Wow! Its already the end of November. Now, according to me, it is acceptable to begin the Christmas madness (1 month is enough don’t ya think?).
So what are you going to do for Christmas (or other holiday) presents this year? If you are like me, money is not exactly growing on trees, you never know what to give people anyway, and the idea of getting within 5 miles of a mall brings on intense anxiety. What to do then!? Make homemade gifts of course. Yes, they may not last as long as a store bought gift, but they are so much more personal…and tasty too!
Don’t know where to start? Let me help you. Since I am going to be making most of my gifts this year anyway, I will share them with you as I make them this month. Not all of them will be edible, but all will be made with food.
Excited? I am, so lets get going!
We better start with something that won’t go bad quickly and canning apple butter is just the thing. I love this yummy fruit butter (especially when these muffins are involved) and I have been making it myself for several years now. I enjoy this project, but it is hard for me to not be greedy and keep all the apple butter for myself. I guess writing this will keep me accountable since certain apple butter loving family members will be reading.
The process of canning is probably the most difficult part in this process, but it yields a great portable/shipable gift. If you do not feel like going through all the canning nonsense, you can just fill mason jars with the apple butter and refrigerate, just make sure you tell the people you give it to to do the same. I often preserve what I plan to give away and refrigerate and/or freeze what we will be using at home.
Supplies are an important part in canning. You obviously need some mason jars, lids, and a large stockpot. Other helpful tools include a jar lifter, lid lifter, funnel, bubble remover, headspace tool and I recently found this neat-o basket that is making this process a lot less stressful.
As for making apple butter, I often don’t follow any recipe but if I do, it is the one below. Sometimes I make apple butter in a Dutch oven, other times in my extra-large slow cooker to make a big batch. Using a Dutch oven results in a quicker, chunkier, and milder butter while the slow cooker takes longer enticing more intense flavors and a smoother texture (I puree it slightly with an immersion blender halfway through cooking). I love using a variety of apples, but always include a good helping of tart Granny Smith apples. In my last batch I used Pink Lady, Honey Crisp, Granny Smith, Gala, Jazz, and Braeburn. I am not a huge fan of peeling apples but don’t love all the waxy junk on the peel so I usually do. If you are lucky enough to live in an area where apples are grown, go the the farmer’s market and get some apples and you won’t need to peel them if you are not up for it!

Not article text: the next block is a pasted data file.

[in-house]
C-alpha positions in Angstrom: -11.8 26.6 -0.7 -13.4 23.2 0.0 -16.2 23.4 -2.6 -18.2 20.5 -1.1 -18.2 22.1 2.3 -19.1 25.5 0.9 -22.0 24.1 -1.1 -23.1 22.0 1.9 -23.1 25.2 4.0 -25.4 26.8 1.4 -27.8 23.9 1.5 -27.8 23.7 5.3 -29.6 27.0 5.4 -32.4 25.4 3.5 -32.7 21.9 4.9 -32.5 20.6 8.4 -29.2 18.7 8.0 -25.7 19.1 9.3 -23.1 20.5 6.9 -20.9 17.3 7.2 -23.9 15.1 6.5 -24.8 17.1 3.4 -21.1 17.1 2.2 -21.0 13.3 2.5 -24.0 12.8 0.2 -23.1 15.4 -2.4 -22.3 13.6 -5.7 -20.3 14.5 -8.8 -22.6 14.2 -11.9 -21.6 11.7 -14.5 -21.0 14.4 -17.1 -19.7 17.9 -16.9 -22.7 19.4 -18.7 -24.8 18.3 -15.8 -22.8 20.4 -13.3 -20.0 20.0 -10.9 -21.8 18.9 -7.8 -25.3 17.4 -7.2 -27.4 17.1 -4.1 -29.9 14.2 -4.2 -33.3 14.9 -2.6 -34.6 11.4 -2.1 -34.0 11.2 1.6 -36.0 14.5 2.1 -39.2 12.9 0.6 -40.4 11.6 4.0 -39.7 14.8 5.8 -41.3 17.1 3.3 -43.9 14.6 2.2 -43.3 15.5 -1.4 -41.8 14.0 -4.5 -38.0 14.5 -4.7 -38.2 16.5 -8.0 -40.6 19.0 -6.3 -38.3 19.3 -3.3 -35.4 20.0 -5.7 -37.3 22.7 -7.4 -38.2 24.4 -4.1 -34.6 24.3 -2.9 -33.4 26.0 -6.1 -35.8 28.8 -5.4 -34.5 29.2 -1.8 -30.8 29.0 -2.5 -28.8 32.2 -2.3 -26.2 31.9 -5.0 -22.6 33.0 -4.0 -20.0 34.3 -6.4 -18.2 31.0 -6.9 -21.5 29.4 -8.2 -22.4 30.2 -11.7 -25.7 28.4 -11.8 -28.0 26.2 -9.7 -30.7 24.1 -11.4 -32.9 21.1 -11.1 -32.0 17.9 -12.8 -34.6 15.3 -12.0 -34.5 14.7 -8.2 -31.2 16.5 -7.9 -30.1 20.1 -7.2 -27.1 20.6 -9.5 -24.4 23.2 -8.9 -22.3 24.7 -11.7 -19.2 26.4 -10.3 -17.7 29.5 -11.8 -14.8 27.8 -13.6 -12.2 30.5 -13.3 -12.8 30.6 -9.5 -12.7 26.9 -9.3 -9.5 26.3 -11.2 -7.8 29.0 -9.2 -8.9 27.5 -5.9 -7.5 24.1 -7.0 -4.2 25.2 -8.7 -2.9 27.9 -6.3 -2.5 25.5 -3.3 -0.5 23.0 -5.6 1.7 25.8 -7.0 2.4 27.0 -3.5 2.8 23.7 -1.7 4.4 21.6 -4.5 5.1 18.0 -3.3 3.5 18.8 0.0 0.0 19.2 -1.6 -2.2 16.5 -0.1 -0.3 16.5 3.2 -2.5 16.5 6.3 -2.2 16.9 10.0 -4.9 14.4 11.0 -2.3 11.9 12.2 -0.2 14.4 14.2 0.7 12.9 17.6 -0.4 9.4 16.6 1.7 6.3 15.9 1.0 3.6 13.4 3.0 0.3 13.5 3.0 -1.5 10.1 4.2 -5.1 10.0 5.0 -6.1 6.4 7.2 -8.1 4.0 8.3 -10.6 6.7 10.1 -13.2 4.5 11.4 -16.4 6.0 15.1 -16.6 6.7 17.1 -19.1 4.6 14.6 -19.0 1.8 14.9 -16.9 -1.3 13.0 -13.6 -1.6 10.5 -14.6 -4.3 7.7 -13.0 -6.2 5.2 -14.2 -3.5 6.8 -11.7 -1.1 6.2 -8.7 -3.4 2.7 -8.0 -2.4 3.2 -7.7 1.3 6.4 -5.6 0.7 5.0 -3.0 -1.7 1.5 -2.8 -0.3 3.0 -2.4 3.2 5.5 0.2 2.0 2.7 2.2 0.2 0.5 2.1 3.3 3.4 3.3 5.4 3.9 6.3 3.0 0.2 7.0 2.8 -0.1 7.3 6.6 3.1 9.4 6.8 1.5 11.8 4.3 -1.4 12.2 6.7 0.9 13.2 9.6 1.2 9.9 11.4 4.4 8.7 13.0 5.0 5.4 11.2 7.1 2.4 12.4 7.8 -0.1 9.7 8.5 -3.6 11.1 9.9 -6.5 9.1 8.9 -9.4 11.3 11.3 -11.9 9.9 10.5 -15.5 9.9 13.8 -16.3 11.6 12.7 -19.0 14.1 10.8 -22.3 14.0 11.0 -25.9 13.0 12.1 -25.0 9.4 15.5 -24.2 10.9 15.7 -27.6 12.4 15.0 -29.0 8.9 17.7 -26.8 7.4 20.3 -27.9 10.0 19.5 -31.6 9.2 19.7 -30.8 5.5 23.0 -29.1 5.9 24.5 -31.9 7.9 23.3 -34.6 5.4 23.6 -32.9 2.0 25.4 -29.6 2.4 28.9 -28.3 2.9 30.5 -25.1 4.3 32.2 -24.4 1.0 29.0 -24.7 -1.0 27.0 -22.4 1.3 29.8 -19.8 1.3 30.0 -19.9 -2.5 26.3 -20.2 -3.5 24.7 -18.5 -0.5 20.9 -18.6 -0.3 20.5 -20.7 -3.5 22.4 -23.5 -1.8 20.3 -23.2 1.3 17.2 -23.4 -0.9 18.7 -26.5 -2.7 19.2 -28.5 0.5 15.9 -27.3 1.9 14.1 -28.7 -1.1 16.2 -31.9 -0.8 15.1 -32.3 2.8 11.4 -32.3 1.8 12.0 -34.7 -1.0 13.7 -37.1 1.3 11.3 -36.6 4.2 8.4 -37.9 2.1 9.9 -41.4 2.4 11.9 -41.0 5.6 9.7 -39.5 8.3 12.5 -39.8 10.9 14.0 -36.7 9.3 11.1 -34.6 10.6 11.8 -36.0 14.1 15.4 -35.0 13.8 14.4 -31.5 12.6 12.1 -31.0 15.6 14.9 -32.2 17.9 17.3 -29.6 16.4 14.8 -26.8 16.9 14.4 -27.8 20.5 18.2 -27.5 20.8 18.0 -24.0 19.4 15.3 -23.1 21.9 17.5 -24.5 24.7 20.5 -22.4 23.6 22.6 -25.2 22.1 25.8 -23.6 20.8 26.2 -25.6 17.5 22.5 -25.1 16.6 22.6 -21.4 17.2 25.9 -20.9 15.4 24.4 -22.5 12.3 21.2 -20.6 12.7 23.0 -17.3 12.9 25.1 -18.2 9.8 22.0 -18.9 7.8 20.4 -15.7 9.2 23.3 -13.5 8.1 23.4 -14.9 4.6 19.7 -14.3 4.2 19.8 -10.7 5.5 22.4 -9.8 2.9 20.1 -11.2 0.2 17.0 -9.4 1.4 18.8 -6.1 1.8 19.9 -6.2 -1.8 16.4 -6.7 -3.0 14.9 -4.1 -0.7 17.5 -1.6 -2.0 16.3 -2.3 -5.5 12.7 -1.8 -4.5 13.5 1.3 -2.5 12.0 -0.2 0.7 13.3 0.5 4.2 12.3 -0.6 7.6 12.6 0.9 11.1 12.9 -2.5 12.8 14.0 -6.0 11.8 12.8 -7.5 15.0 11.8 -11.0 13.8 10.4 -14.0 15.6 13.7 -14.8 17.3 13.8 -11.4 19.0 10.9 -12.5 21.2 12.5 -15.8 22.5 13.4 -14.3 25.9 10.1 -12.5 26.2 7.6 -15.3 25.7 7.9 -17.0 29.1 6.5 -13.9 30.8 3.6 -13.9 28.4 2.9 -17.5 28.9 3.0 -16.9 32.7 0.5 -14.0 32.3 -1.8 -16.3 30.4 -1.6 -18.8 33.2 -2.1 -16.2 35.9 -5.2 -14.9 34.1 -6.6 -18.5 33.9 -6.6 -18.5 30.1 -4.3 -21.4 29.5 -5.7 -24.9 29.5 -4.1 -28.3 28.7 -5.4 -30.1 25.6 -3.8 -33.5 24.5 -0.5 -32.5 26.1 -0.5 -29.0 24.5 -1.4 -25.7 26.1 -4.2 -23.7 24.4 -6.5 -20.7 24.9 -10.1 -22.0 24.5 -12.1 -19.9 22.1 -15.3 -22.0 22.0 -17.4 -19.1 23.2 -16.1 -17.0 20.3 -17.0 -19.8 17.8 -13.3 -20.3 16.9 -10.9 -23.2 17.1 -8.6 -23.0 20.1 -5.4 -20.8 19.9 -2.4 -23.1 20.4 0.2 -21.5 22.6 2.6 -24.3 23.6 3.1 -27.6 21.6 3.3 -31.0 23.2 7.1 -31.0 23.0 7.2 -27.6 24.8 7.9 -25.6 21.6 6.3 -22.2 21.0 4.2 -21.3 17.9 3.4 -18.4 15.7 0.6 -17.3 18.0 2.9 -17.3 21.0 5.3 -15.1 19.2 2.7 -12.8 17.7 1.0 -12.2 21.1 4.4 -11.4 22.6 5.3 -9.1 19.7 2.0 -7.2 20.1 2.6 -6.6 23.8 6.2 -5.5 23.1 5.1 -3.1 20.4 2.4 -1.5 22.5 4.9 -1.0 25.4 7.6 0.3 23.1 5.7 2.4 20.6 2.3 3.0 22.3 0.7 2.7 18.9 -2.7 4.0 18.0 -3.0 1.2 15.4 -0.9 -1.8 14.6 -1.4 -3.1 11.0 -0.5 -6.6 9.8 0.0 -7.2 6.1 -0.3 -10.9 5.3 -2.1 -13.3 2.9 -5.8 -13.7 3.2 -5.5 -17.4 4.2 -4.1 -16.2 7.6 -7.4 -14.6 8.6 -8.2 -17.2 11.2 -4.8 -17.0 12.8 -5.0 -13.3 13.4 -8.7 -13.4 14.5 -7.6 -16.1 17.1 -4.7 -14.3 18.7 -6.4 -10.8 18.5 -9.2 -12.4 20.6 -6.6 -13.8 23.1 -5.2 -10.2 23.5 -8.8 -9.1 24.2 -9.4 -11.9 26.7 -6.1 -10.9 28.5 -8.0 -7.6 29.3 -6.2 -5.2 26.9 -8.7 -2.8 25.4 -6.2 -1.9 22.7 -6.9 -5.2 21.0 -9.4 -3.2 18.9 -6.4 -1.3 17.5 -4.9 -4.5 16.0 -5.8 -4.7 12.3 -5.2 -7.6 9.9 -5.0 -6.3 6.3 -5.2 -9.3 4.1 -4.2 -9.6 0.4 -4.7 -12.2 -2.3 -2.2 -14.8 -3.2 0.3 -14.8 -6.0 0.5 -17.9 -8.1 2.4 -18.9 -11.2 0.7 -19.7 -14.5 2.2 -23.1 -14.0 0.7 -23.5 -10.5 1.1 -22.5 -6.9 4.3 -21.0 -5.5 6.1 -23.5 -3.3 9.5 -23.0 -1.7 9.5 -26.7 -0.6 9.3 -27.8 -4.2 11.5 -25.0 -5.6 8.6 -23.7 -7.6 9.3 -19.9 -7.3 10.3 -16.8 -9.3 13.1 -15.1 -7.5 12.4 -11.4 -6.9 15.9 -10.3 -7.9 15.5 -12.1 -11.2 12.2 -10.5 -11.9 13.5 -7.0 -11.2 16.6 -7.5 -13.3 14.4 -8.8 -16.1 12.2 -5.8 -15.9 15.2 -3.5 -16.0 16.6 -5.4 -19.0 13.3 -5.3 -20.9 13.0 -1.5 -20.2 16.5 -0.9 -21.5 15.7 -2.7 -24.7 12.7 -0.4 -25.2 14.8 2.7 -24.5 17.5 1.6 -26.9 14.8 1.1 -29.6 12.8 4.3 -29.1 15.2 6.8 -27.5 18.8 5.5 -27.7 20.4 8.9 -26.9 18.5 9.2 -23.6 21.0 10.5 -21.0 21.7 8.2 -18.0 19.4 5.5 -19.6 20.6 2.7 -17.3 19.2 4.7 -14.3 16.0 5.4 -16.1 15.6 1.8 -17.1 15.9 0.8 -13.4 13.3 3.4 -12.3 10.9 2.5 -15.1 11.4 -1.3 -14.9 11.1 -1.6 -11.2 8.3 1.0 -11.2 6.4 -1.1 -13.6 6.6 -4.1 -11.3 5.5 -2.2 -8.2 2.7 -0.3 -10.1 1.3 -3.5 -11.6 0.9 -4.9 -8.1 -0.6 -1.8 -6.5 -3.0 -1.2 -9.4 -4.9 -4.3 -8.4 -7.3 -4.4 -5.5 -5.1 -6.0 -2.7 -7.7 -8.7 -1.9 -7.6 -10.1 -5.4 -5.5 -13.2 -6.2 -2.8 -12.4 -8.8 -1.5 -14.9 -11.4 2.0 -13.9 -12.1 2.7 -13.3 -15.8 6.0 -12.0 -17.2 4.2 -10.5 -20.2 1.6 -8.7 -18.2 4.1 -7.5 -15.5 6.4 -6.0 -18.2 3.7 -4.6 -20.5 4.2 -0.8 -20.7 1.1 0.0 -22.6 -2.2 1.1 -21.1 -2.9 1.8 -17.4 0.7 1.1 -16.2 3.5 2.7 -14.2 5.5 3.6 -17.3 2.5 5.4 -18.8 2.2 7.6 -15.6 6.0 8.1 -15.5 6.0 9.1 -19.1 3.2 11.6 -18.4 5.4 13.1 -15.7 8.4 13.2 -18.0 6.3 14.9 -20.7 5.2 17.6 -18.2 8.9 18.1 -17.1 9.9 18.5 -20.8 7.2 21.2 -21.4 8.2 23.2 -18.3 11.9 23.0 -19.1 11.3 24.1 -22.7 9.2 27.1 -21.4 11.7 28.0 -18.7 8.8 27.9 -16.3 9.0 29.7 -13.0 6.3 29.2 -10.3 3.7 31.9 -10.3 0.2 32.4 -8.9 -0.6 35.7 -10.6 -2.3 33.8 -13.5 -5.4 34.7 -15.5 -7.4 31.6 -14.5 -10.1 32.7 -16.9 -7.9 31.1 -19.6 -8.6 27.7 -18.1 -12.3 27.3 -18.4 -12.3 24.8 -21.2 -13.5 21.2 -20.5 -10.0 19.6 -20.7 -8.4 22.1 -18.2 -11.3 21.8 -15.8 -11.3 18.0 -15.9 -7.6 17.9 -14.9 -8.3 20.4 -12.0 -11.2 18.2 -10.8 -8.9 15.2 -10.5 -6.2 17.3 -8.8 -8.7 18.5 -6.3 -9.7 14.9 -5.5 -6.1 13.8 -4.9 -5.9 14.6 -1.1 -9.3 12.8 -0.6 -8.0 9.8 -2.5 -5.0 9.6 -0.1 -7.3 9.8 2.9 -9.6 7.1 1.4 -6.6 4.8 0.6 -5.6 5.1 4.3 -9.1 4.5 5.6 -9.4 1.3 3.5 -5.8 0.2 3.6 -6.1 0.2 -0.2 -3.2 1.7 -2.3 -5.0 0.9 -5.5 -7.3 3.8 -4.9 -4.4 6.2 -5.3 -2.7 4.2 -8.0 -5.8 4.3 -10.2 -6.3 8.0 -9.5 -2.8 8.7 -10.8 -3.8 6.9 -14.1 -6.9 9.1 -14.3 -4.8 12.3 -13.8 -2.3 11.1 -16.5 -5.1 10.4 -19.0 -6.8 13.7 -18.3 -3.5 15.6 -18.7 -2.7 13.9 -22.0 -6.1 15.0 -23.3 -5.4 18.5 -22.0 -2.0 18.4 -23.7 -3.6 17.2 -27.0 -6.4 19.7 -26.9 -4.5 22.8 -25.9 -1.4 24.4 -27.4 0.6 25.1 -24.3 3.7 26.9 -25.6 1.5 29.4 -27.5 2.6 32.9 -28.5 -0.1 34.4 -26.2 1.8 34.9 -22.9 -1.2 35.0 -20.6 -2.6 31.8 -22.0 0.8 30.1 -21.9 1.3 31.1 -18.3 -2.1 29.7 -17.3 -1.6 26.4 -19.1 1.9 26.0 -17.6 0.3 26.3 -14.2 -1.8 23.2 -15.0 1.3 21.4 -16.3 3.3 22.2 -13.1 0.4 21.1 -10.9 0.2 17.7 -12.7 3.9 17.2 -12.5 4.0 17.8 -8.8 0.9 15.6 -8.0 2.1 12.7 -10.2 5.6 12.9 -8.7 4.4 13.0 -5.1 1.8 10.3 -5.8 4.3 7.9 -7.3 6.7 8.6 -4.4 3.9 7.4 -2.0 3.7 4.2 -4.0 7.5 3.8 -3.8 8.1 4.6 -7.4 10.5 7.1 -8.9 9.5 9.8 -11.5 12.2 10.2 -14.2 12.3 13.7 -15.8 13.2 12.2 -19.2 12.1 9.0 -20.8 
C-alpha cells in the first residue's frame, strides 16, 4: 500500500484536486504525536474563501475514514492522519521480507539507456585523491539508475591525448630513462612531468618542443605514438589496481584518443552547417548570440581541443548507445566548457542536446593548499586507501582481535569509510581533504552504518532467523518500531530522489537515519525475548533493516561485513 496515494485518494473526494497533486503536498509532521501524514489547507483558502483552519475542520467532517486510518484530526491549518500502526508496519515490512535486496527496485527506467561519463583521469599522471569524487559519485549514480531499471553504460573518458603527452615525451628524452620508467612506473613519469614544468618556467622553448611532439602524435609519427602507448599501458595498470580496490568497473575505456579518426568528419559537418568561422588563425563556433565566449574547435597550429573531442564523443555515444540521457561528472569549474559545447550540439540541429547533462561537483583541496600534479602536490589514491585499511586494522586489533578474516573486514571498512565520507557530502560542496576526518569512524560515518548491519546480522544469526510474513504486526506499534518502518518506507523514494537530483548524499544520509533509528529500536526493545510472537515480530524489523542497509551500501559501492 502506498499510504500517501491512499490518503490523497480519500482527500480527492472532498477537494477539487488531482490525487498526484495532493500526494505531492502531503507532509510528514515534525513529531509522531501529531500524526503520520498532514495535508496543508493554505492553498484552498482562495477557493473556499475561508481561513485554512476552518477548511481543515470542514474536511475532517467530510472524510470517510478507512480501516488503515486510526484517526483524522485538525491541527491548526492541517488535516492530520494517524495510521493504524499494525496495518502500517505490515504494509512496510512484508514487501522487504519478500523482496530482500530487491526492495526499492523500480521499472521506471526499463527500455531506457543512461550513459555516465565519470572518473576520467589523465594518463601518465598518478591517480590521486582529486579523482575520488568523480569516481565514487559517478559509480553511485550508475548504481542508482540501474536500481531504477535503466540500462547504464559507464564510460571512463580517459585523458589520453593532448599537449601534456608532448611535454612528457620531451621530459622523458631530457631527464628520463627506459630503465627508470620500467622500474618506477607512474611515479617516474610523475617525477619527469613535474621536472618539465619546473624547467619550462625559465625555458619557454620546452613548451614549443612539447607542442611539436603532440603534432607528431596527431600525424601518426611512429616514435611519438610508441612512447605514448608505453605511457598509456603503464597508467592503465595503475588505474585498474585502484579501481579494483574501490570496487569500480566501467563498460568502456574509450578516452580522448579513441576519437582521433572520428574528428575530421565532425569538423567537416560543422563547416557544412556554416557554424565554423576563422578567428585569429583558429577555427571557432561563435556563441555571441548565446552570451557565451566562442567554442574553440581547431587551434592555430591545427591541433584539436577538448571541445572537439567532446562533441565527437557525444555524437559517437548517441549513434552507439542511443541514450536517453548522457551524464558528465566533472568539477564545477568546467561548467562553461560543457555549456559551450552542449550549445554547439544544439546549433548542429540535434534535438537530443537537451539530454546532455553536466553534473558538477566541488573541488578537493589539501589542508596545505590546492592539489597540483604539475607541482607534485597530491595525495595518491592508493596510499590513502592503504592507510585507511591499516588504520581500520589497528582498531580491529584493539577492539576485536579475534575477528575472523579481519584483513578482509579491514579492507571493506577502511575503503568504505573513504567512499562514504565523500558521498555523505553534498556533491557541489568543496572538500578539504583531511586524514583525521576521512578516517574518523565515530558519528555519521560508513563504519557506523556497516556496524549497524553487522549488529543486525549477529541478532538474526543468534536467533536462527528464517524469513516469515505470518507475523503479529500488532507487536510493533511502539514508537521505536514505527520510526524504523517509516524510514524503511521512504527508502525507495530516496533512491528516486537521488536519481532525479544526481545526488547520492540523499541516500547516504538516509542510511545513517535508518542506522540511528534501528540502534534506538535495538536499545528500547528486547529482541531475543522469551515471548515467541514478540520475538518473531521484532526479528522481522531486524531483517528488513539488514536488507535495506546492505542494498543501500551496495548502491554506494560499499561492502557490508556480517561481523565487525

Makes about 4 cups (I recommend doubling)
From Good to the Grain by Kim Boyce (yes…I love this cookbook)
Note: Be creative! Adjust the spices as you prefer, use apple cider vs. apple juice, use different apple varieties, try different citris zests/juices (I have even used grapefruit before), double the recipe to double your gift-giving. Use this recipe as a starting point. When cooking in a Dutch oven, the most I am able to make is about 4 pints while in my slow cooker I can make 6. If using a slow cooker, I recommend cooking on high for about 7 hours or low for 10 and it is best to blend it some with an immersion blender about halfway through cooking. Here is a link explaining the canning process if you decide to do that.
4 pounds apples (see text for more thoughts on apples)
3 cinnamon sticks
6 whole allspice berries
6 whole cloves
3 cups good quality apple juice
1/4 cup dark brown sugar
Peel, quarter, and core the apples. Cut each quarter into thirds, then slice each third into pieces about as thick as your thumb.
Using a vegetable peeler, remove the peel from the orange in wide strips. Break the cinnamon sticks into smaller pieces. Gather the orange peel, cinnamon, allspice, and cloves into a circle of cheesecloth and tie with a piece of kitchen twine (or just a strip of cheesecloth). If you don’t have cheesecloth, a scrap of porous white fabric will do.
Place the cut apples, spice bag, apple juice, and brown sugar in a 5-to 7-quart heavy-bottomed pot. Cover, place over high heat, and bring the mixture to a boil. Reduce the heat to medium-low and simmer, covered for 2 hours.
After 1 hour, remove the spice bag, squeezing any juice from the bag back into the pot (if using a slow cooker I would remove this before blending).
After 2 hours, some of the apple pieces should still be intact, while others will have broken down. The mixture will be fragrant, bubbling, and developing a rich color. Reduce the flame to low and cook, uncovered, for 1 1/2 hours more. During the last 30 minutes, stir the apple butter occasionally to prevent scorching. At the end of the cooking tme, the apple butter should be thick and jammy, a dark reddish-brown in color, and deeply aromatic.
Depending on the apples you use, you may need to add water in the final hour of cooking. If the pot looks dry, add water 1/4 cup at a time, just enough to help break the apples down.
The apple butter may be slightly on the sweet side when eaten warm from the pot, but as it cools, its flavors come into their own. The apple butter will keep in the refrigerator for 2 weeks, can be frozen for 3 months, or, if preserved, stored in a cool pantry for 1 year.